When this process is put through the mass media the effects are much more pronounced. Halperin is well aware of this, and uses the novel to explore how something like the Shaver mysteries, a fictionalized account of subterranean demons called the Dero and their war with the Elder Gods that was published in Fate Magazine during the late 50’s and early 60’s as an ostensibly true tale, can lead to people perceiving real encounters with these beings.

Here one can sense his understanding of heretical movements coming to play. Halperin’s study of false Messianic movements gives him a wonderful understanding of how charismatic visionaries can lead mass movements with signs and wonders. The subtle application of this understanding of the UFO phenomenon, and the gentle respect for the heretic, allows the book to explore some of the more absurd aspects of UFOlogy while fostering an atmosphere of existential dread suitable to the reality of Danny’s emotional development.

It also allows Halperin to address the very real personal transmutation that can occur, even when the impetus for it is based on false assumptions. As a nexus for the interplay of fact and fiction, UFOlogy provides a very potent ground of study. Danny works through his hardest youthful trials in the inner world woven around his UFOlogical career. Life’s ever present pain, which finds no answers in his mundane existence, becomes the impetus for a fantastic quest in the phenomenal world of his imagination.

Halperin’s novel shows how understanding this relationship provides a way to move around the stalemated arguments of religious fundamentalism and atheism, by addressing the manifestation of central mystery that both science and religion seek to answer.  For him the essential struggle with our mortality and the mysteries of death provides a common ground between the paranormal, science and religion. In the imaginal interstices of the outer world and inner world we find the expression of this mystery, and it is this interstice that is often ignored by mainstream science and religion.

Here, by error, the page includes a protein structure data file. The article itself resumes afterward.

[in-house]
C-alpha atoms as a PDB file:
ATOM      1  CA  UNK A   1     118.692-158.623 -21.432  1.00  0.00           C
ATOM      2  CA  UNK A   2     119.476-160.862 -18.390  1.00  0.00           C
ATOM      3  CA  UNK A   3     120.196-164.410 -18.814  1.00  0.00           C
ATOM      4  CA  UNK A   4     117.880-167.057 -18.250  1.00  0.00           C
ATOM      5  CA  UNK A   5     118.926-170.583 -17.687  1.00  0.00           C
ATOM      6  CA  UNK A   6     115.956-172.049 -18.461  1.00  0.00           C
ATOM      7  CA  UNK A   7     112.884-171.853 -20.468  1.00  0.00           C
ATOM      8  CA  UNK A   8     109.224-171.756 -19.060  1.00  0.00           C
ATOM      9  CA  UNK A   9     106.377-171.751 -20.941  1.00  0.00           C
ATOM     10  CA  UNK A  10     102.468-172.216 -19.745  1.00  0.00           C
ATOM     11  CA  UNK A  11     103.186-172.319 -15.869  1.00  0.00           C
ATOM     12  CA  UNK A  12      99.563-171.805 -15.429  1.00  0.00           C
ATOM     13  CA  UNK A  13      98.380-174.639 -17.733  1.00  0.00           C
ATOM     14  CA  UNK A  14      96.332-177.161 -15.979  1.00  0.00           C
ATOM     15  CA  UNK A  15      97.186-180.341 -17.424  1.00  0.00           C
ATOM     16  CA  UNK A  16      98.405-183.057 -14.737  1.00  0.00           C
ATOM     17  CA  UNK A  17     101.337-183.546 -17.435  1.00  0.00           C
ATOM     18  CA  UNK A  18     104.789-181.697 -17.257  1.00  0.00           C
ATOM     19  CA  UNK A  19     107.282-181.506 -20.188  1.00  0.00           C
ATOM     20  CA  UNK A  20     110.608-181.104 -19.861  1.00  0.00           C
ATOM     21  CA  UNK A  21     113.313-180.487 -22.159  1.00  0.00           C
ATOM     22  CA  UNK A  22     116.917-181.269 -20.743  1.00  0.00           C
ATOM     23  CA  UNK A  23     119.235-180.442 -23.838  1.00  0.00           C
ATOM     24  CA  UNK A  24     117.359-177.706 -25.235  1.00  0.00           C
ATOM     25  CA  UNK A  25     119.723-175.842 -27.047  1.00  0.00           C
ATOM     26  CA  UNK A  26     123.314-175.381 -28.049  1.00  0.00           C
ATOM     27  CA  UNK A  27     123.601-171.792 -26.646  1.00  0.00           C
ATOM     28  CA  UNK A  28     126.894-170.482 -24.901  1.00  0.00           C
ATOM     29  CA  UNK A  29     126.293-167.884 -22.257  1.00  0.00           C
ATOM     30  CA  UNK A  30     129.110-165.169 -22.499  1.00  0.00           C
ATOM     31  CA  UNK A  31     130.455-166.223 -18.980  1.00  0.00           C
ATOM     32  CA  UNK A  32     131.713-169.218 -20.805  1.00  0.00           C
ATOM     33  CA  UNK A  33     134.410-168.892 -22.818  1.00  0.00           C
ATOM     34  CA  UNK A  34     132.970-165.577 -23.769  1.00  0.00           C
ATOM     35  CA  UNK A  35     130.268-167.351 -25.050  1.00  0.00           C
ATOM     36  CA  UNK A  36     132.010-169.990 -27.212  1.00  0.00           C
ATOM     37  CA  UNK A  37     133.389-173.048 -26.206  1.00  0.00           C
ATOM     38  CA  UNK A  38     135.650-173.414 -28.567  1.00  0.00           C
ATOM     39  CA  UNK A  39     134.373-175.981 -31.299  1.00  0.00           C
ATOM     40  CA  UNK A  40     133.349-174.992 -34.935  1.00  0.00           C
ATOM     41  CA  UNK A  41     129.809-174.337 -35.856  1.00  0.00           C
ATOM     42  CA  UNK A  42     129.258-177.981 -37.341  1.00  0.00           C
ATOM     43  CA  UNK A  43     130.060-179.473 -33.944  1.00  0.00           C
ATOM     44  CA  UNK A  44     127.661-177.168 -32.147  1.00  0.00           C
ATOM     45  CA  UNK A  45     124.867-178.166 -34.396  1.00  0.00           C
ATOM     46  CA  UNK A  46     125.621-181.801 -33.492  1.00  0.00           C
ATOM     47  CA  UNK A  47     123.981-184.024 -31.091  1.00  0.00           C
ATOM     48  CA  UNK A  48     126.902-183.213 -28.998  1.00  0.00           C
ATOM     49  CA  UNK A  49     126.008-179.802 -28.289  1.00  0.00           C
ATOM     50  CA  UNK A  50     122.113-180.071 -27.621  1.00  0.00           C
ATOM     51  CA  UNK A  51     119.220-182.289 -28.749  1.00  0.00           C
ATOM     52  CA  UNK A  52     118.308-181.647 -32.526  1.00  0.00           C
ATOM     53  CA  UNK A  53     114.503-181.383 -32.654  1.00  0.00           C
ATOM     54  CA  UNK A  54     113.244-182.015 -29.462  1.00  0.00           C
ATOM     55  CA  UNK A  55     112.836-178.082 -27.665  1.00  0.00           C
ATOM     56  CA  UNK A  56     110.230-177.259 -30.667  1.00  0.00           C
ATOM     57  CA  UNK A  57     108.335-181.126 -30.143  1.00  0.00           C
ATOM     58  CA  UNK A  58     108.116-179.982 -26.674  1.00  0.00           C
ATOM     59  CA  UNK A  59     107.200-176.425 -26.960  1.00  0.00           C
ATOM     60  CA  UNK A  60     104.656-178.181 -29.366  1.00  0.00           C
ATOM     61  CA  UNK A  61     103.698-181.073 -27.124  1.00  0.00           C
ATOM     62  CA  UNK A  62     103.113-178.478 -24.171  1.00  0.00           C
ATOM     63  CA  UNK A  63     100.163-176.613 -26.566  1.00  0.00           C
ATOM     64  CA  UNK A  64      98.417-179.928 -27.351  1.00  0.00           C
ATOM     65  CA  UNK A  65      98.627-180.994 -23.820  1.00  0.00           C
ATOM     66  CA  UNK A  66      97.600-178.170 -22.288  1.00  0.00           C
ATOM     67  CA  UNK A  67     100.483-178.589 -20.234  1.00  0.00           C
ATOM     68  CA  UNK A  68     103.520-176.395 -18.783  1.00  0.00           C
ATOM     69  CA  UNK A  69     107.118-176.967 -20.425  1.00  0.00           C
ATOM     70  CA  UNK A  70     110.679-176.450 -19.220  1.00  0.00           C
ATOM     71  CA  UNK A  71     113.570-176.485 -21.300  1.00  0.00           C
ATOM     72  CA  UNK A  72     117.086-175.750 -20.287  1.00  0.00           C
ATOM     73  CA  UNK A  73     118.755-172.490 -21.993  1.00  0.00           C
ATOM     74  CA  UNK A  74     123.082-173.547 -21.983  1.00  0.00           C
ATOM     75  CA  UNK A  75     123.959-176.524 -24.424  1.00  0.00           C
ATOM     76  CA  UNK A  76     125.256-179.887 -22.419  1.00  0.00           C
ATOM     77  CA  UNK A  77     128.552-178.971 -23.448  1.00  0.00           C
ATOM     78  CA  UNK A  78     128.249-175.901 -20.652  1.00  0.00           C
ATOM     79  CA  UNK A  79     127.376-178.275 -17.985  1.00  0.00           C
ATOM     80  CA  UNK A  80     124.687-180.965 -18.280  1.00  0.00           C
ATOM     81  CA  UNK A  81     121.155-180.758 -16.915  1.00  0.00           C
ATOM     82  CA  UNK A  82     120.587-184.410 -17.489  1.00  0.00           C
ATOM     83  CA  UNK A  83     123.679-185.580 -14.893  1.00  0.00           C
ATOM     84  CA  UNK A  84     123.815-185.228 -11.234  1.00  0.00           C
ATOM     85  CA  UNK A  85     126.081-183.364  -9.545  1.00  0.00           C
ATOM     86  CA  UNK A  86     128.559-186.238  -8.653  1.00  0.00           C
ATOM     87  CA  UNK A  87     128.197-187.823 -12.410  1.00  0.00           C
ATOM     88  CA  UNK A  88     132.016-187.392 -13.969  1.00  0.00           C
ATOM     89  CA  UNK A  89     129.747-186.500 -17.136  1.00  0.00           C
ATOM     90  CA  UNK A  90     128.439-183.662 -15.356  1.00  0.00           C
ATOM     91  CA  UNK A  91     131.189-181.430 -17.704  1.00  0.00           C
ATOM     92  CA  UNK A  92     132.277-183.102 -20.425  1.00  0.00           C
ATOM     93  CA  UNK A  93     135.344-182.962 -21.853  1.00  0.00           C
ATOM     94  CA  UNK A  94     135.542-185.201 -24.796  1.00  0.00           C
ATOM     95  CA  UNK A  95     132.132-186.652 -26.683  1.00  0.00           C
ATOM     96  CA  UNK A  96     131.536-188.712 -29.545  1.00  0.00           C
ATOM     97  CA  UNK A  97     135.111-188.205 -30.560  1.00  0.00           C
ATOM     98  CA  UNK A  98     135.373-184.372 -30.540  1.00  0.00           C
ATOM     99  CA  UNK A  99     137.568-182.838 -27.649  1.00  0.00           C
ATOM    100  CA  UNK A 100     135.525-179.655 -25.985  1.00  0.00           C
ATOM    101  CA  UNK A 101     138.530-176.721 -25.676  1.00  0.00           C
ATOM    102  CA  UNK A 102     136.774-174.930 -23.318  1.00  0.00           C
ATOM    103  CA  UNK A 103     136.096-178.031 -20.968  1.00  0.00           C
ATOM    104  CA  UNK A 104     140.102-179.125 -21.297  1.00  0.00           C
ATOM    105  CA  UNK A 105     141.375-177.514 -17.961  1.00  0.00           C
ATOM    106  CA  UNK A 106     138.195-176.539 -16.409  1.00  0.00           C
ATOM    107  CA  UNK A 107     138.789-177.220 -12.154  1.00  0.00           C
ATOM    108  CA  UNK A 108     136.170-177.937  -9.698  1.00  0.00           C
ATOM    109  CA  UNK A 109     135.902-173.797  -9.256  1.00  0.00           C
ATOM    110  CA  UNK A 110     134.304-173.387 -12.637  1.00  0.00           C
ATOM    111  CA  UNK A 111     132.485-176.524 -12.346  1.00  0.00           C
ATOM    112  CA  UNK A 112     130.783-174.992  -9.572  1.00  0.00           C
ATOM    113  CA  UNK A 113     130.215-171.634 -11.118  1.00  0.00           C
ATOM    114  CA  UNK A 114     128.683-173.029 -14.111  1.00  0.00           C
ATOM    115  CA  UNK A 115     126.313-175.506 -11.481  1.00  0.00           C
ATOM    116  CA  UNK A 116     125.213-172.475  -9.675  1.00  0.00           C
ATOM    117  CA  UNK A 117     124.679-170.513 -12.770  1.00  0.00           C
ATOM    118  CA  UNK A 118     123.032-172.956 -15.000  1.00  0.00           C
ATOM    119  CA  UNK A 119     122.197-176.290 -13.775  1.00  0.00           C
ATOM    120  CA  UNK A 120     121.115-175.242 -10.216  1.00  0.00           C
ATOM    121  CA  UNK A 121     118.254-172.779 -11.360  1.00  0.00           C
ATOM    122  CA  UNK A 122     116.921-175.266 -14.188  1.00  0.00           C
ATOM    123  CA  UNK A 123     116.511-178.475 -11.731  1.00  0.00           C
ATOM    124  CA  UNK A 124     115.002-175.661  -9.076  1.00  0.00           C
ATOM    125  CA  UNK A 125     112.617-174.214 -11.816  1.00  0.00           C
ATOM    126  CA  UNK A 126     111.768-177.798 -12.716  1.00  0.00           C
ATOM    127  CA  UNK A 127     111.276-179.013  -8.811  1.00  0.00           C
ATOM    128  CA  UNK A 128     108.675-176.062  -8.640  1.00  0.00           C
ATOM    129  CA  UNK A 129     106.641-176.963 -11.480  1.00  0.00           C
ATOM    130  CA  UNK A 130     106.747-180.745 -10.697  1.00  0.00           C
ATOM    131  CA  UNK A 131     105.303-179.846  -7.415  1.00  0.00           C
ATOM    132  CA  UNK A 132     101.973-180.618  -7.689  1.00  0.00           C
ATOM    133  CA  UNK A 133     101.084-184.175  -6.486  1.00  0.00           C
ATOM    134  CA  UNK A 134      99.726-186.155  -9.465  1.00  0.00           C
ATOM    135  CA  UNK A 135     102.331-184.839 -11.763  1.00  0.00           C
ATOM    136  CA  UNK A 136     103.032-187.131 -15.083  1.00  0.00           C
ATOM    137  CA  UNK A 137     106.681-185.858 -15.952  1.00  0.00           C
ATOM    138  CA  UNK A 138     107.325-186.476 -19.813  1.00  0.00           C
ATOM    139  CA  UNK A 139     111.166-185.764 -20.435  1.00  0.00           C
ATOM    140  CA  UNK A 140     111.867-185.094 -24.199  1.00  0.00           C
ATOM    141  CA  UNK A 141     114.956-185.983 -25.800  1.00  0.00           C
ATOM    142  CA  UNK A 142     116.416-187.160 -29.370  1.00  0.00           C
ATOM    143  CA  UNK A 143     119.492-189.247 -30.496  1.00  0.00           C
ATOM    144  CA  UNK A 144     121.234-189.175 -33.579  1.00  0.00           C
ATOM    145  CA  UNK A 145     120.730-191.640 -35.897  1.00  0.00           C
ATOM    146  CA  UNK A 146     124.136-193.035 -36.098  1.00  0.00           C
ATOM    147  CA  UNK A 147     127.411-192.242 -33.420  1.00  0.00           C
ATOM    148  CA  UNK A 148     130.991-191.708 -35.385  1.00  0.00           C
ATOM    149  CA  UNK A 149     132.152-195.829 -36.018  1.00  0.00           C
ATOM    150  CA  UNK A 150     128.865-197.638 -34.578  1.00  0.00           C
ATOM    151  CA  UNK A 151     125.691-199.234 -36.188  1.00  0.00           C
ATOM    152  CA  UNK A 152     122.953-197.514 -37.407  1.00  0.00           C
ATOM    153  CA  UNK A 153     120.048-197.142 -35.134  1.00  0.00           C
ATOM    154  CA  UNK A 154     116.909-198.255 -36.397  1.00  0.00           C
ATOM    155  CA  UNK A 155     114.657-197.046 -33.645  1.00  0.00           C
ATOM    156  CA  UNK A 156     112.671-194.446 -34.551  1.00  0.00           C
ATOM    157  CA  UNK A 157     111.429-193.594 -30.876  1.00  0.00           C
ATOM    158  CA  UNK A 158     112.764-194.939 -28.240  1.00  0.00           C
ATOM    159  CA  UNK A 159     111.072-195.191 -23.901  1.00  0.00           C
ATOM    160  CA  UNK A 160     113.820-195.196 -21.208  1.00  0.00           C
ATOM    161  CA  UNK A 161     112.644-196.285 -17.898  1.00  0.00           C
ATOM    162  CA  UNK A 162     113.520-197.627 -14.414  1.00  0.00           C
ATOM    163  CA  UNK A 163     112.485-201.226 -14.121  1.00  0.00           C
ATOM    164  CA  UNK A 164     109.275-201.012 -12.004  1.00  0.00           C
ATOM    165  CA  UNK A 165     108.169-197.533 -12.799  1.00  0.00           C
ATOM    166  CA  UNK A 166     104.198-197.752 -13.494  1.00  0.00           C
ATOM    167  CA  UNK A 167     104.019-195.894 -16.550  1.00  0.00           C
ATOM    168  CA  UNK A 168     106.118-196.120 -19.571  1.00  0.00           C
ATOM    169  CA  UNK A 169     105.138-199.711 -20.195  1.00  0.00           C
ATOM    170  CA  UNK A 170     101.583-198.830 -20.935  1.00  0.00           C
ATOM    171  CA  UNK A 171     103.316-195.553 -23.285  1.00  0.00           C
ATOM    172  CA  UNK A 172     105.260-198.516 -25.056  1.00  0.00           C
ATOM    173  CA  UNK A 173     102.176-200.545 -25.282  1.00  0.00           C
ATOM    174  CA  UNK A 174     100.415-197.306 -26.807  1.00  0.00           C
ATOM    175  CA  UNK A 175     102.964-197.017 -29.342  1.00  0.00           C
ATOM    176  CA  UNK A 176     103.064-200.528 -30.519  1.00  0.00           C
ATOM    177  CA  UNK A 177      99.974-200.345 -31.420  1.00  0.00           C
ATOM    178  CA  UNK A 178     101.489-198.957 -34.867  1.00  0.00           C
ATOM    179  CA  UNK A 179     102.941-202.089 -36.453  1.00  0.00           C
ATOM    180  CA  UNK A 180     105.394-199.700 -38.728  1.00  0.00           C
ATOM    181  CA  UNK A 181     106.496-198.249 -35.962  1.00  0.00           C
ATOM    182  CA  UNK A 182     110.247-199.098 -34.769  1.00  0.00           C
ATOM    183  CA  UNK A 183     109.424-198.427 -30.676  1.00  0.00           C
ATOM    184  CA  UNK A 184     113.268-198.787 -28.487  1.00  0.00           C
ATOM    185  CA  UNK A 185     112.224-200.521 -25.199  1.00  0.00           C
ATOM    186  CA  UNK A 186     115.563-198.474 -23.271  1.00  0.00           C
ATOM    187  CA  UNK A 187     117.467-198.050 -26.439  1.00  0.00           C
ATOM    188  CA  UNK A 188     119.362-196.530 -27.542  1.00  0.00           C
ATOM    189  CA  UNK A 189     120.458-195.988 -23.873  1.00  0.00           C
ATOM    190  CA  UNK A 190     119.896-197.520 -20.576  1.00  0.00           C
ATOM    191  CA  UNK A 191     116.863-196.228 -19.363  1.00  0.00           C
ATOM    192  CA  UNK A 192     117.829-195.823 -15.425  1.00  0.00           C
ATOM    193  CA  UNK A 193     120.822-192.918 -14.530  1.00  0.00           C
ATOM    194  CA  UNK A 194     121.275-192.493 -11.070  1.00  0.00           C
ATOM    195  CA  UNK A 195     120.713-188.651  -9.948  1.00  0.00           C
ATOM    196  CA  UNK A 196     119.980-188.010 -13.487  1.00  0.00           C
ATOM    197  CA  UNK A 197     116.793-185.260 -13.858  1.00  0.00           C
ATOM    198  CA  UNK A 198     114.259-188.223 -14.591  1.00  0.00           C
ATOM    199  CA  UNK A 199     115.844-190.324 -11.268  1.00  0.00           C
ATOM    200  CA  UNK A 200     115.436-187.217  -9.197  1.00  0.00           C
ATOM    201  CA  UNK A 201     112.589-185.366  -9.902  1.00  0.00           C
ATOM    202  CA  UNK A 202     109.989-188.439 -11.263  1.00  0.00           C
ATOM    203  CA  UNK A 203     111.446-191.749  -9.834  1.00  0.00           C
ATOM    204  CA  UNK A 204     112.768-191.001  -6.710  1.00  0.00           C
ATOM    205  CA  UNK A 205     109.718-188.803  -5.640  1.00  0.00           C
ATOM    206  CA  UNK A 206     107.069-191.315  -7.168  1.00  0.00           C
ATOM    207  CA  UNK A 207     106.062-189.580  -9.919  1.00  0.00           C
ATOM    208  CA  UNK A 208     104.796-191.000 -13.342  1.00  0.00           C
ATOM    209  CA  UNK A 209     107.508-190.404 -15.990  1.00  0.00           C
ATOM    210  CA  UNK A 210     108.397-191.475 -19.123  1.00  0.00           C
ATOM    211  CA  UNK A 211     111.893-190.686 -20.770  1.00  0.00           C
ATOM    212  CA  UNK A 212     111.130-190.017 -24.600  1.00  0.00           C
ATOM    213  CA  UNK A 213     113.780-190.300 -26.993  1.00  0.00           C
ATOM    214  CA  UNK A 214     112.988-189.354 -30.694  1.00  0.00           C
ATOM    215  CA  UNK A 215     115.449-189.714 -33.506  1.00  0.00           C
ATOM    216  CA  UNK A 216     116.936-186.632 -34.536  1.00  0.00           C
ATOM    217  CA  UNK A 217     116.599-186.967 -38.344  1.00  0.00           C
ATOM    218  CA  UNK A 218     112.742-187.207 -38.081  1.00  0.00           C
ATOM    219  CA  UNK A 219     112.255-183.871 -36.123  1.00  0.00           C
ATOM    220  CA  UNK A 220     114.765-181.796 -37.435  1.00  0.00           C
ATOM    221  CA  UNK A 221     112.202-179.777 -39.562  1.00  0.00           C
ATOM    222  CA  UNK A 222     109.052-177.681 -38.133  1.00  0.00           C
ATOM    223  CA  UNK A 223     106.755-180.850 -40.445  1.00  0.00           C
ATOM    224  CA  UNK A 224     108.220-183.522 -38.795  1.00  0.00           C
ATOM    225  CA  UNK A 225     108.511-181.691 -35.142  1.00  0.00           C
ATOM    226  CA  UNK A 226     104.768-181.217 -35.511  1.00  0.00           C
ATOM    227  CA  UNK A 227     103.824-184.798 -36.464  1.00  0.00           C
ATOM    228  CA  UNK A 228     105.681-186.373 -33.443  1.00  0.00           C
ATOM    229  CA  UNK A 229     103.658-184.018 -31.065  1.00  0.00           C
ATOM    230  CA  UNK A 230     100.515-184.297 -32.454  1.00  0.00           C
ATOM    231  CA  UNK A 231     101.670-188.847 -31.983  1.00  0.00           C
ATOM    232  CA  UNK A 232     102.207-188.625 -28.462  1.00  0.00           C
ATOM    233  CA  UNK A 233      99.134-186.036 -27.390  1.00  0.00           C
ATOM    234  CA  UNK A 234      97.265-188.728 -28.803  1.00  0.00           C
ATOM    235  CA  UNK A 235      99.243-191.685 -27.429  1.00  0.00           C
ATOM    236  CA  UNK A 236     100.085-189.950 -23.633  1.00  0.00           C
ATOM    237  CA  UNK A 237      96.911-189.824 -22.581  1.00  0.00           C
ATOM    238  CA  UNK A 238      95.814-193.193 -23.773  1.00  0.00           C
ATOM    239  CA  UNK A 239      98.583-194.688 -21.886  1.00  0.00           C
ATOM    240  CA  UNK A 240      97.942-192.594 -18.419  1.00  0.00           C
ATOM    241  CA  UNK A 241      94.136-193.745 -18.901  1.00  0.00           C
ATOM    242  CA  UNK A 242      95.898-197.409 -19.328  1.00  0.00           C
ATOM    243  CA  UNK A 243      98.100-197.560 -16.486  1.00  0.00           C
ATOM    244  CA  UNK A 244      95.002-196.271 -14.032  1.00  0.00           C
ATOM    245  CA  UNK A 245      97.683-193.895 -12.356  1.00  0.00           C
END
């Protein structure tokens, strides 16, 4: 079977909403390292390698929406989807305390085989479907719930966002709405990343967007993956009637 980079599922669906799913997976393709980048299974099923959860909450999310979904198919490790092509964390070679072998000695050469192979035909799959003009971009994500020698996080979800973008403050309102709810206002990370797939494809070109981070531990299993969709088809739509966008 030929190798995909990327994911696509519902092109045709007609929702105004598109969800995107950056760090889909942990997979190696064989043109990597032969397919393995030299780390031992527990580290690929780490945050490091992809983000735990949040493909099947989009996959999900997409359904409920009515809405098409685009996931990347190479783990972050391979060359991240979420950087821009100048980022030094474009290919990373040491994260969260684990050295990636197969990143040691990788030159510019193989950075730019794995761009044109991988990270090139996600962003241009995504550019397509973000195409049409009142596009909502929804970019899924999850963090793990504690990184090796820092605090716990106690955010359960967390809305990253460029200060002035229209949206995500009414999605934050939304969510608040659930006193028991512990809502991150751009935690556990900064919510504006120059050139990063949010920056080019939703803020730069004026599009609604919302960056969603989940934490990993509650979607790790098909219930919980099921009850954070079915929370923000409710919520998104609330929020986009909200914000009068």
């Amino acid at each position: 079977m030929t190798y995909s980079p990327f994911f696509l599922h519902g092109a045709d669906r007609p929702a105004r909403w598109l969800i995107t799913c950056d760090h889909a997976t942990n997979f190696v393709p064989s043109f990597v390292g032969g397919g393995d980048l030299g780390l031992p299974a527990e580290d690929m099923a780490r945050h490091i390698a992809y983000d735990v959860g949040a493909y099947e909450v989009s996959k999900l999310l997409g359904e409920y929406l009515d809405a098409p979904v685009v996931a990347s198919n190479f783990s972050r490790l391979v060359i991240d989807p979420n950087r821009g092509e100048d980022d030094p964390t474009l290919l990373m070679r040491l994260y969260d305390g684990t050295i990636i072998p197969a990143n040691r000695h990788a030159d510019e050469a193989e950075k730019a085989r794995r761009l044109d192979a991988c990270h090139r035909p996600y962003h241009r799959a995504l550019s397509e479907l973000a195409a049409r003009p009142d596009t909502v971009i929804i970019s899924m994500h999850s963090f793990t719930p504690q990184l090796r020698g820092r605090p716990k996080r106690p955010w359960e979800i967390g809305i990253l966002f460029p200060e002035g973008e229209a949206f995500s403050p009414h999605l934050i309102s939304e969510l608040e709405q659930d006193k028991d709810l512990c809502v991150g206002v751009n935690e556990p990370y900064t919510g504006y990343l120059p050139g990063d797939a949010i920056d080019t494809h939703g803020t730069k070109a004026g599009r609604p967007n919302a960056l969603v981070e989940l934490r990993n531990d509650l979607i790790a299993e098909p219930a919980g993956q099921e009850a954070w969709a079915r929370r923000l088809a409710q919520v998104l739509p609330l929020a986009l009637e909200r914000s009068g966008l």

This is a novel about the power and emergence of new myths, and the growth of contemporary narratives around timeless phenomenon. It is also about our relationship with the mystery of death, and the constant, subtle reminder that our transience “will always be inside.” More than a mere fictional flight, Halperin has given us an interpretive methodology for approaching anomalous phenomenon, and a touching reflection on the painful rewards of awakening to the beauty of our mortality.

David Halperin’s website: https://www.davidhalperin.net

To read David Halperin’s “The Myth is the Mystery: Reflections on Annie Jacobsen’s Area 51,” posted at The Revealer, click here.

Conjuring Evil – The Political Dangers of Mixing PR and Possession


‘…for the myth to have real weight, it must rest on popular belief. To put it differently: once cannot simply project a myth to the outside even by the powerful modern material means; such an image will have no force unless it is already believed. The myth is contagious because beliefs are contagious.”

– Jacques Ellul, Propaganda: The Formation of Men’s Attitudes, p. 247 (Vintage Books ed., 1973)